In addition to the recommendation of "rapidly deployable and removable" walls and fencing around the complex, the draft proposal will advise hiring more than 1,000 additional Capitol Police officers to staff the building and regional offices in members’ districts, CNN reported, citing two sources.
The price tag for the additional officers would be close to $100 million, the network reported. The fencing could be in the tens of millions.
Long-term, the review may suggest building a wall around the Capitol – although one of the sources cautioned it would likely not be permanent.
Both Democratic and Republican lawmakers have been wary of turning the Capitol into something that resembles a "fortress."
The review comes in the wake of the security failures in the deadly Capitol riot last month that forced lawmakers to evacuate while certifying the election results and left five people dead in the day’s chaos, including a Capitol Police officer.
Retired Lt. Gen. Russel Honoré, appointed by House Speaker Nancy Pelosi to look into the building’s security following the attack, has been called an "extreme partisan" by Republicans.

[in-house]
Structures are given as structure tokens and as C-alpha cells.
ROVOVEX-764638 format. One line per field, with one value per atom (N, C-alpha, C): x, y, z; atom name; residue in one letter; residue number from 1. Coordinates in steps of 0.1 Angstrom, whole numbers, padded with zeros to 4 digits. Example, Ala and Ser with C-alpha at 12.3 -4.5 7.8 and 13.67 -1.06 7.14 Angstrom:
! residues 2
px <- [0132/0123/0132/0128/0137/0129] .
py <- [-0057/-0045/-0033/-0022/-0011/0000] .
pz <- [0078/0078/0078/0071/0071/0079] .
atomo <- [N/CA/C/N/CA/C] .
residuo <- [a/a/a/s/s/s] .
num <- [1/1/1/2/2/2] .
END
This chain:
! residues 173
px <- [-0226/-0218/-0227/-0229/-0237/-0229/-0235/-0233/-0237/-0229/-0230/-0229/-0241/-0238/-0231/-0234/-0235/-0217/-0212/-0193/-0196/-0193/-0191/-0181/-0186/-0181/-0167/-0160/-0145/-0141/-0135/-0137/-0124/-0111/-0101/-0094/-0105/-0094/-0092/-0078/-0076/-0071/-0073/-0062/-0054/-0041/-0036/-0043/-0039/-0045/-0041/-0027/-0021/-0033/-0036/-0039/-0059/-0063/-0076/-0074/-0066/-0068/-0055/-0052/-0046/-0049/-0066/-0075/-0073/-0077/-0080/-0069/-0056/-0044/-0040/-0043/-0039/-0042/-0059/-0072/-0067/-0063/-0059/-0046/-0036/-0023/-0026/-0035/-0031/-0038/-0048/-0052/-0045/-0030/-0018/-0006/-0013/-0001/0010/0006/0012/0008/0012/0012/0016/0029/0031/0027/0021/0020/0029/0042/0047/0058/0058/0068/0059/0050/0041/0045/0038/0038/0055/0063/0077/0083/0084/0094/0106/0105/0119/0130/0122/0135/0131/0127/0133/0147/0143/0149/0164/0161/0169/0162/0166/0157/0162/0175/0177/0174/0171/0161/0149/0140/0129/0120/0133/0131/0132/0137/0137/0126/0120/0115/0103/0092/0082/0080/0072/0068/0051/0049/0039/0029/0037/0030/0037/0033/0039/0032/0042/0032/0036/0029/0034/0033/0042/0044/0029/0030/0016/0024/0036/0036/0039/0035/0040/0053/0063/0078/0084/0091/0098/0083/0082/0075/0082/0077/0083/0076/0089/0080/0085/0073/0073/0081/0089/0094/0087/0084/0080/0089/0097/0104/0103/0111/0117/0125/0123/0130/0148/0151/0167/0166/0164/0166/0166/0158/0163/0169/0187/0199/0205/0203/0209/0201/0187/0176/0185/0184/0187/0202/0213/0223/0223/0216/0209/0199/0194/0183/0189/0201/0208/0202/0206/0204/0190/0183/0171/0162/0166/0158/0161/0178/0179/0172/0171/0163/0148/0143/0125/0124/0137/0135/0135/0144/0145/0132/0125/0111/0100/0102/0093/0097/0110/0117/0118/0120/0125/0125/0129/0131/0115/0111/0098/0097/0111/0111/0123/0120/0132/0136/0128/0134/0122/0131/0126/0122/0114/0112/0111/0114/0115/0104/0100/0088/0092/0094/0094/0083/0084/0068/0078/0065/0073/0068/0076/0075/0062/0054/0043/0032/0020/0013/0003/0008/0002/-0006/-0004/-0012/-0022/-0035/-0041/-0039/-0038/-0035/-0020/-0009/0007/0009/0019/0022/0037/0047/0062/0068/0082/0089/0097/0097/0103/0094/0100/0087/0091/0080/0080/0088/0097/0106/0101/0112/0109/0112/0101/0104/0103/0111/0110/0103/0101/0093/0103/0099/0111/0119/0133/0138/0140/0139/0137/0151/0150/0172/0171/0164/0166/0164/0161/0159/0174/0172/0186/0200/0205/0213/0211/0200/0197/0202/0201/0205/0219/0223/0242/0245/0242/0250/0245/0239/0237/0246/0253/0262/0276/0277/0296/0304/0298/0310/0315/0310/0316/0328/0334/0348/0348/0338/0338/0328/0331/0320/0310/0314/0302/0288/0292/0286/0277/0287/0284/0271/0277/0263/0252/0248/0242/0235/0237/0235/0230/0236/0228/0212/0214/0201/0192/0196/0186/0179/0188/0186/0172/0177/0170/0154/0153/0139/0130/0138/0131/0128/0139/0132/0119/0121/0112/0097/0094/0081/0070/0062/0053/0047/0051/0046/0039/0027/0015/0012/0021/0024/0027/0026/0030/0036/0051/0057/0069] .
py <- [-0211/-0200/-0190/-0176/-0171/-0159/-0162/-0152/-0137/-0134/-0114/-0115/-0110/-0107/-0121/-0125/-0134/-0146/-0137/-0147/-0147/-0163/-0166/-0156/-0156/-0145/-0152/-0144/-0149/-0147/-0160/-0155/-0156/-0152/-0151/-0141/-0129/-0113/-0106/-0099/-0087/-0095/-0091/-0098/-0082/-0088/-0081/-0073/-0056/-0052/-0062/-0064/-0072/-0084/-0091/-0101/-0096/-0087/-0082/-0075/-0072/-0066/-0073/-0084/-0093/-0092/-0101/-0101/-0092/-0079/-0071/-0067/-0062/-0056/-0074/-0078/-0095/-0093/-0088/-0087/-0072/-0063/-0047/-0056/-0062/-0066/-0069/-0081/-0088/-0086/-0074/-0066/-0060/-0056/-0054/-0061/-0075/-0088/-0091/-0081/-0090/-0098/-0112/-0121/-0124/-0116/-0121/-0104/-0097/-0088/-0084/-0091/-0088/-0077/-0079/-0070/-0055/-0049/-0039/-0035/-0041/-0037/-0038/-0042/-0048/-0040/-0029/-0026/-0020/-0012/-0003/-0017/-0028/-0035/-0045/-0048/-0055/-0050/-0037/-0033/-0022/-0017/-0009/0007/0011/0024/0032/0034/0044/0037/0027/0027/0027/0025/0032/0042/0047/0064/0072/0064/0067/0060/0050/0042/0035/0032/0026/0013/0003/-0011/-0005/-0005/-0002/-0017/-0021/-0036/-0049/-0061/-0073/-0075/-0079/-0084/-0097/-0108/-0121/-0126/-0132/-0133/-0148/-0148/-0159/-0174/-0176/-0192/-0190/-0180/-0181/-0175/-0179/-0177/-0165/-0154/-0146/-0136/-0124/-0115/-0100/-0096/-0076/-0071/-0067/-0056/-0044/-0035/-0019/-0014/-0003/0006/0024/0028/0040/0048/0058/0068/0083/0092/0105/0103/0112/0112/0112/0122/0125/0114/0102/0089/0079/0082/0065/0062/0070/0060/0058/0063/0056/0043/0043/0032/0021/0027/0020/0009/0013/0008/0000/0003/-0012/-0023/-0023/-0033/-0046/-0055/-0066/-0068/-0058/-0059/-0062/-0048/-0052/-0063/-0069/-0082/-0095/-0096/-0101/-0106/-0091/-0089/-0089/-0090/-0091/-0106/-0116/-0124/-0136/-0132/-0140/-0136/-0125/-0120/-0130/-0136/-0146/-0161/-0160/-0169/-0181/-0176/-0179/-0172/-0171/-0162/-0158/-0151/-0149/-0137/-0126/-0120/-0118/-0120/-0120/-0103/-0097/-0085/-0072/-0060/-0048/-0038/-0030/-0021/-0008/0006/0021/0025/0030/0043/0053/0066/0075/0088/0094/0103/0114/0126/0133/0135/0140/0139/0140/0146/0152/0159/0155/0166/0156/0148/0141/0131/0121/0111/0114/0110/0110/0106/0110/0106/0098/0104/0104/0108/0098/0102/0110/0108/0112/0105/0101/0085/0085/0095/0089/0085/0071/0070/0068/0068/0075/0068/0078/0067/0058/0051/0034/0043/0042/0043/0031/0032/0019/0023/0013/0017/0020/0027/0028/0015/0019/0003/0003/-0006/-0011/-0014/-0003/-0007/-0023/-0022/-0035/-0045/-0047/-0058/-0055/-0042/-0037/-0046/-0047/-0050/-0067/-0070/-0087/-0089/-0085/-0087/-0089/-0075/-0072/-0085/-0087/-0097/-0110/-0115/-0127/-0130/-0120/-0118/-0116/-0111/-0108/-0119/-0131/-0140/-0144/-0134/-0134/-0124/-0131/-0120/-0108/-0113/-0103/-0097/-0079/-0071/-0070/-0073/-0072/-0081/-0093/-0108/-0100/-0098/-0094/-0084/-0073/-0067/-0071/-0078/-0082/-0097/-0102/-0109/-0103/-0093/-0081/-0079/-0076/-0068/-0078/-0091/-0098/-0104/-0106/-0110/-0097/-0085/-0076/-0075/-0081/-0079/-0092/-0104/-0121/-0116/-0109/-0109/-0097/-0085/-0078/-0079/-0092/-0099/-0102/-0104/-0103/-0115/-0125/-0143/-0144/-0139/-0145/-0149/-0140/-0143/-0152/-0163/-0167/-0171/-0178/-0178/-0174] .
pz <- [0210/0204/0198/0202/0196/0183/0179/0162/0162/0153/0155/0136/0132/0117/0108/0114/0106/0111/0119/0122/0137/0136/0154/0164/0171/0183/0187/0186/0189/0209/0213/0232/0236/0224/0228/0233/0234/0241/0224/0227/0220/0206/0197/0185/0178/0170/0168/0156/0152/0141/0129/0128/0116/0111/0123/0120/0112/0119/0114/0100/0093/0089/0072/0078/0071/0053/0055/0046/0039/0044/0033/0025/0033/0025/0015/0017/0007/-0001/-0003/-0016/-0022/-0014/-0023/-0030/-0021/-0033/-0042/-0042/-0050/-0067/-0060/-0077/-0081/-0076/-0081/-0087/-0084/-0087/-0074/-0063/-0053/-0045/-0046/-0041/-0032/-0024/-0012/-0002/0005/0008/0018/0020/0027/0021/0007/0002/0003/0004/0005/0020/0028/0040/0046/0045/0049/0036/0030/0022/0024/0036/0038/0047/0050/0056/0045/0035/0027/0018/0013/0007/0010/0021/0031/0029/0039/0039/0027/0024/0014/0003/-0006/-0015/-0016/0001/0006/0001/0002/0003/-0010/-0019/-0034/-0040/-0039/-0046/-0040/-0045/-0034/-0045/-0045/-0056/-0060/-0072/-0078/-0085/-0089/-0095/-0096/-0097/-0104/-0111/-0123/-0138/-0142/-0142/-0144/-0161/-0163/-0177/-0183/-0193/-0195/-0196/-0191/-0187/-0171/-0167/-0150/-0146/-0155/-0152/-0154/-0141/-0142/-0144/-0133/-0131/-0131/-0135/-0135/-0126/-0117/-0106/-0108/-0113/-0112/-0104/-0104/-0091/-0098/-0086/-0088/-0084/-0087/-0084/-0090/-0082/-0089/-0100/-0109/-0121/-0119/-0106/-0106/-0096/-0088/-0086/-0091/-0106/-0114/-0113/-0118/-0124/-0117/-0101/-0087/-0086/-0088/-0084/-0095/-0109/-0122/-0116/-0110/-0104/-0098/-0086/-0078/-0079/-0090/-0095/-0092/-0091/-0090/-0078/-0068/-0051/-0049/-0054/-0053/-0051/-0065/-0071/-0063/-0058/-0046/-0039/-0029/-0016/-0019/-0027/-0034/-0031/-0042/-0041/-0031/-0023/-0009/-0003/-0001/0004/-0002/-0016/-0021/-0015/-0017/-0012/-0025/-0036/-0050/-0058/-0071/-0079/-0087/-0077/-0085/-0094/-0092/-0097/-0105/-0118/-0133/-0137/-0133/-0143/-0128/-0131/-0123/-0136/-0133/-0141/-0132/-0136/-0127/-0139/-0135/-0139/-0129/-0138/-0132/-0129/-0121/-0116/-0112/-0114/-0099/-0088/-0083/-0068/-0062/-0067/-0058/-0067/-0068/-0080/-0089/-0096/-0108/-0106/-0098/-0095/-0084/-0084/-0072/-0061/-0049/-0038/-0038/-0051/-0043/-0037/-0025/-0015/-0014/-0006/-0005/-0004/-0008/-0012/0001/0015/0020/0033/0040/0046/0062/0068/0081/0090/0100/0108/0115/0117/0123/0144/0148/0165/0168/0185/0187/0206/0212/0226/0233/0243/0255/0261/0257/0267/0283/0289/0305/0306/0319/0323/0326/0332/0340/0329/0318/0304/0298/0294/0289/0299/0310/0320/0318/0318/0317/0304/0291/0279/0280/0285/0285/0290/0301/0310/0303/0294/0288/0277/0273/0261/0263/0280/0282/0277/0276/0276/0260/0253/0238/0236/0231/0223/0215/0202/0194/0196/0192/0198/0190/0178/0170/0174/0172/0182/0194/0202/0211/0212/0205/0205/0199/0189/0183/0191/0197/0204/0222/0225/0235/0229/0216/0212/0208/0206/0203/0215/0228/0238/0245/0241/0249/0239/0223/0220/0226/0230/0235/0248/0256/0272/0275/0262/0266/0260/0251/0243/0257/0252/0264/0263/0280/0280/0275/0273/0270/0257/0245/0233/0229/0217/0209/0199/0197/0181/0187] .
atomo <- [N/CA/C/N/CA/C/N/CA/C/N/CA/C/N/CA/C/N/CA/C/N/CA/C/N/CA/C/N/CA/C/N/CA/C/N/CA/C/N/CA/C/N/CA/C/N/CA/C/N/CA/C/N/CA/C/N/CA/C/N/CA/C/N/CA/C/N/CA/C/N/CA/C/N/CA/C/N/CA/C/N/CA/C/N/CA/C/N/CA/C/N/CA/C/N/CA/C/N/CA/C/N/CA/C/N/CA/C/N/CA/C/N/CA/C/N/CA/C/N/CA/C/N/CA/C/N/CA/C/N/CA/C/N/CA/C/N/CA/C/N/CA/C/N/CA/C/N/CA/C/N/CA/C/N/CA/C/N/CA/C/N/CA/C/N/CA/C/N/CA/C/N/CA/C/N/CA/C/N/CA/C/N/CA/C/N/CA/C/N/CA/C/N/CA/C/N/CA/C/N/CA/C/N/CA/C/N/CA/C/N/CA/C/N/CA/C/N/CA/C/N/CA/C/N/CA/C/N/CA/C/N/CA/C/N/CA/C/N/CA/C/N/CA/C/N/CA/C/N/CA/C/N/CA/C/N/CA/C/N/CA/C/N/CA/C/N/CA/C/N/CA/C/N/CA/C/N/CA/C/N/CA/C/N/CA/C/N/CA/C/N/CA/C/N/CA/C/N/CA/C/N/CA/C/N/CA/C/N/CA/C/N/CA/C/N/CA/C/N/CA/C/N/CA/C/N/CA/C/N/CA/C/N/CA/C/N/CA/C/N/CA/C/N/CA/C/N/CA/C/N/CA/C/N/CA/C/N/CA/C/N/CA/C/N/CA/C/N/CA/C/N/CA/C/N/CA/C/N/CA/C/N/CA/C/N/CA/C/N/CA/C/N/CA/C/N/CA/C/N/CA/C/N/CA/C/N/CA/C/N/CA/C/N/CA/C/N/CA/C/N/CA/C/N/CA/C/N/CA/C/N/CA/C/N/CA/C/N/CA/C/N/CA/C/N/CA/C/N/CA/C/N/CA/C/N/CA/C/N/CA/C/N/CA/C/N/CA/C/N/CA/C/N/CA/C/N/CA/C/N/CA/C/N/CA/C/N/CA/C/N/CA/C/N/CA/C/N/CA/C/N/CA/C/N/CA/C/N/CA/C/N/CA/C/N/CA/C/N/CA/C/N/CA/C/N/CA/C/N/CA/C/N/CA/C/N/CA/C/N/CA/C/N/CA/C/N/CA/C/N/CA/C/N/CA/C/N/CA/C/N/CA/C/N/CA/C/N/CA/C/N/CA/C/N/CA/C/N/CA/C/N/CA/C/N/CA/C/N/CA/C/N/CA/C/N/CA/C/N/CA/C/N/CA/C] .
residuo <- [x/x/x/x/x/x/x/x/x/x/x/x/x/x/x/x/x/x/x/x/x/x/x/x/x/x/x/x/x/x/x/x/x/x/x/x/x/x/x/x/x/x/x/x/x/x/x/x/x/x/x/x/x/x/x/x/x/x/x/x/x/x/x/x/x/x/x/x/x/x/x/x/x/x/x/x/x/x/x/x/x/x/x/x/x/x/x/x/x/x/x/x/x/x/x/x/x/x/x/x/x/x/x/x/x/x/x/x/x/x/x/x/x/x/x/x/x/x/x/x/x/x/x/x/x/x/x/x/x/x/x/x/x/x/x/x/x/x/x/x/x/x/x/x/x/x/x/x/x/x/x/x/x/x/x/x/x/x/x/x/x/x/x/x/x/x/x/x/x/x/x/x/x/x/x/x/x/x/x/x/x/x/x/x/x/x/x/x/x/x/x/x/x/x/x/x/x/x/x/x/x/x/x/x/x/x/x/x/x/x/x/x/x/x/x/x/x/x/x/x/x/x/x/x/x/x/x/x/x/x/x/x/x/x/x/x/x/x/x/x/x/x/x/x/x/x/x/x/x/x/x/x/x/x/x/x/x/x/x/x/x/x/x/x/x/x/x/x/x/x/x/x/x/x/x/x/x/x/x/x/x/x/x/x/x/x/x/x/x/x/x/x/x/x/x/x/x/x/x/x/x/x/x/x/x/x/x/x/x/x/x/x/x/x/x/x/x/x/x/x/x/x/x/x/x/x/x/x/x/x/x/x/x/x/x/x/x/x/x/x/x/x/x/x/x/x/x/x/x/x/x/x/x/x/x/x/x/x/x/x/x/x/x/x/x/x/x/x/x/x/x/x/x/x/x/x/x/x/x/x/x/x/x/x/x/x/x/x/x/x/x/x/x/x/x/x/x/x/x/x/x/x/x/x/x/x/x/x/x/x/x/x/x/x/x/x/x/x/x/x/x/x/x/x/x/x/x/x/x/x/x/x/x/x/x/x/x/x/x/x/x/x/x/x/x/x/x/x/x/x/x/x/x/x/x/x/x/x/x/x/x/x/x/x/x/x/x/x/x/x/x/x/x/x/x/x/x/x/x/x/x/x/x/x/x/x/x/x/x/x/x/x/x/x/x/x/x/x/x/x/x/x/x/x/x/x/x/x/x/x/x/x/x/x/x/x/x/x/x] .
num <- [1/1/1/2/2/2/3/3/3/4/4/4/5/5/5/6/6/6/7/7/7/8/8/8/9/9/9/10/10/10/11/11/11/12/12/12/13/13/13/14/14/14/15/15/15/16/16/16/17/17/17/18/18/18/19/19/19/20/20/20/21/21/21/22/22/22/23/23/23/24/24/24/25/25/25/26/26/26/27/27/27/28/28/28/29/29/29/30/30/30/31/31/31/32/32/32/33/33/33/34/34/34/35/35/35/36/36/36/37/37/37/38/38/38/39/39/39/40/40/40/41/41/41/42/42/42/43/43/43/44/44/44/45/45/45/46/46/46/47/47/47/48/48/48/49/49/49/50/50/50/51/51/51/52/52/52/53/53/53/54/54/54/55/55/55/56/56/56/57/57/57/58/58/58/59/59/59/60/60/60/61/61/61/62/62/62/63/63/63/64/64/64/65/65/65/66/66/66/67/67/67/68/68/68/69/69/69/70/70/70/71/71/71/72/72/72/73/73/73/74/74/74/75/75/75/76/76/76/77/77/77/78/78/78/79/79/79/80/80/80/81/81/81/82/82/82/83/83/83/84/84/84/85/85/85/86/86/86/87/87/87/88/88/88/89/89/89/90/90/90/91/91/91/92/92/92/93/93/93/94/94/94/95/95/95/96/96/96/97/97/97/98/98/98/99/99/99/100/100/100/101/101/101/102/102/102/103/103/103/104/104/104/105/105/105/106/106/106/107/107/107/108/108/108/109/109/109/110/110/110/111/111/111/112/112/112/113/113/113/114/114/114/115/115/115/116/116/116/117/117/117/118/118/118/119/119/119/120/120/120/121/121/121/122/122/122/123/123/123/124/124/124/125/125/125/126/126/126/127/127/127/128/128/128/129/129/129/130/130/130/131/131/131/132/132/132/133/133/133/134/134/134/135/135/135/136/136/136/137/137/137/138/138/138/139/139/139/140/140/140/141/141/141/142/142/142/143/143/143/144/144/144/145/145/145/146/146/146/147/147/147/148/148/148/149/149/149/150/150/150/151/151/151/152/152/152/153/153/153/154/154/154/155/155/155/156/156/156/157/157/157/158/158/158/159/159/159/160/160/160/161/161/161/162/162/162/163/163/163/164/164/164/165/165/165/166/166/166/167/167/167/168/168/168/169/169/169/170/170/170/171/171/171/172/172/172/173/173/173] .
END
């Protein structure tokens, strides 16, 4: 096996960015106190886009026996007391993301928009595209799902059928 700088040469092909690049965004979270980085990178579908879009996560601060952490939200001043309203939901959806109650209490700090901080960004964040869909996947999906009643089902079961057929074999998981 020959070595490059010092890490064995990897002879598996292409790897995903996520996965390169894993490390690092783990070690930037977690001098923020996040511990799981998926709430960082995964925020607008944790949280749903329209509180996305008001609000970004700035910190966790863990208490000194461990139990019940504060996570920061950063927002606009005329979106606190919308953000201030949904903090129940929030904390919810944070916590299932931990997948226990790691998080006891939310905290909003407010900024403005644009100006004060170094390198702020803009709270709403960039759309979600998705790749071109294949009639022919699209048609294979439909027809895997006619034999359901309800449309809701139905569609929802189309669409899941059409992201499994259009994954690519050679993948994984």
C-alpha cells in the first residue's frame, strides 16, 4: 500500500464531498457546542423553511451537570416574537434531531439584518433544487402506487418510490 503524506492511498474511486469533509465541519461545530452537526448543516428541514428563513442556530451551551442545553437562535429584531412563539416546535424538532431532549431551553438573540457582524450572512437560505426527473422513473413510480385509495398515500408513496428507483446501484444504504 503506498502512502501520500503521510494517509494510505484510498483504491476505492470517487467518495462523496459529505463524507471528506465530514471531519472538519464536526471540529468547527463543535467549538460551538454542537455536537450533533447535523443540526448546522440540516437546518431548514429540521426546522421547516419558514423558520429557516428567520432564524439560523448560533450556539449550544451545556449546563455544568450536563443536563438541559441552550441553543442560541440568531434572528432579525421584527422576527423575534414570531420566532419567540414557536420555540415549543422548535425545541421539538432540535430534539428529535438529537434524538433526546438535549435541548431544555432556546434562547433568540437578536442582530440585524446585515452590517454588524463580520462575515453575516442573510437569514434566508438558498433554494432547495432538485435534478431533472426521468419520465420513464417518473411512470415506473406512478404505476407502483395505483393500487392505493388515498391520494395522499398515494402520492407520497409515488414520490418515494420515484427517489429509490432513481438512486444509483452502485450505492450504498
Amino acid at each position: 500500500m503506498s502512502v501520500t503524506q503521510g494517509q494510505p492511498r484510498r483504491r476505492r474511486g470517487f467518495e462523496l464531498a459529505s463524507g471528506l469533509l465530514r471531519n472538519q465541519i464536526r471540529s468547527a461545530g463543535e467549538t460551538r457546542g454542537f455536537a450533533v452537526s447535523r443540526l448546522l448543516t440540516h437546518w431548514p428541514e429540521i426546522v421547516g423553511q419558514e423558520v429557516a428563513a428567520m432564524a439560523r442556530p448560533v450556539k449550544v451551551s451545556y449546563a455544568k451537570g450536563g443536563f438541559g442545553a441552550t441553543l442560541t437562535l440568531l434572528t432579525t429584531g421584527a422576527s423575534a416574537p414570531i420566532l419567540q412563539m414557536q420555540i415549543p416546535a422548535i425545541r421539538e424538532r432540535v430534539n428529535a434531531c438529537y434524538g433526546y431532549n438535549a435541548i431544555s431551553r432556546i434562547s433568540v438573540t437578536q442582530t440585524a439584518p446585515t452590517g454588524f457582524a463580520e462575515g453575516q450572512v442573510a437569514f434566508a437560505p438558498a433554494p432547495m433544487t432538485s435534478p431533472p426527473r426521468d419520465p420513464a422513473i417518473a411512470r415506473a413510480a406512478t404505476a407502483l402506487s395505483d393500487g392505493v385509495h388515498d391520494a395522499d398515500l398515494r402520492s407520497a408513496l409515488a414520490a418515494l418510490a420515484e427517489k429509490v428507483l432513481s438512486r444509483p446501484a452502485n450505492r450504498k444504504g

Pelosi has praised him as a "respected leader with experience dealing with crises."
Honoré is best known for his role in the response to Hurricane Katrina in 2005.
Other recommendations in the proposal include better communication resources between officers and forming a full-time, dedicated quick-reaction National Guard military police force, the network reported.
More than 30 Republican House lawmakers have signed a letter to Pelosi calling for the removal of the fencing that was put up after the riot, calling the measures "excessive" and questioning whether taxpayers will "be responsible" for the nearly $500 million expense of keeping a National Guard presence on Capitol Hill.
The Capitol fencing is under the jurisdiction of the Capitol Police Board, which consists of the House sergeant at arms, the Senate sergeant at arms, the architect of the Capitol and the acting chief of the U.S. Capitol Police.
"We have no intention of keeping the National Guard soldiers or that fencing any longer than what is actually needed," acting USCP chief Yogananda Pittman said during a hearing about the riot this month. "We're actively working with a scaled-down approach so that we can make sure that we address three primary variables."
The Capitol Police did not immediately respond to Fox News' after-hours request for comment.
Fox News' Brooke Singman contributed to this report.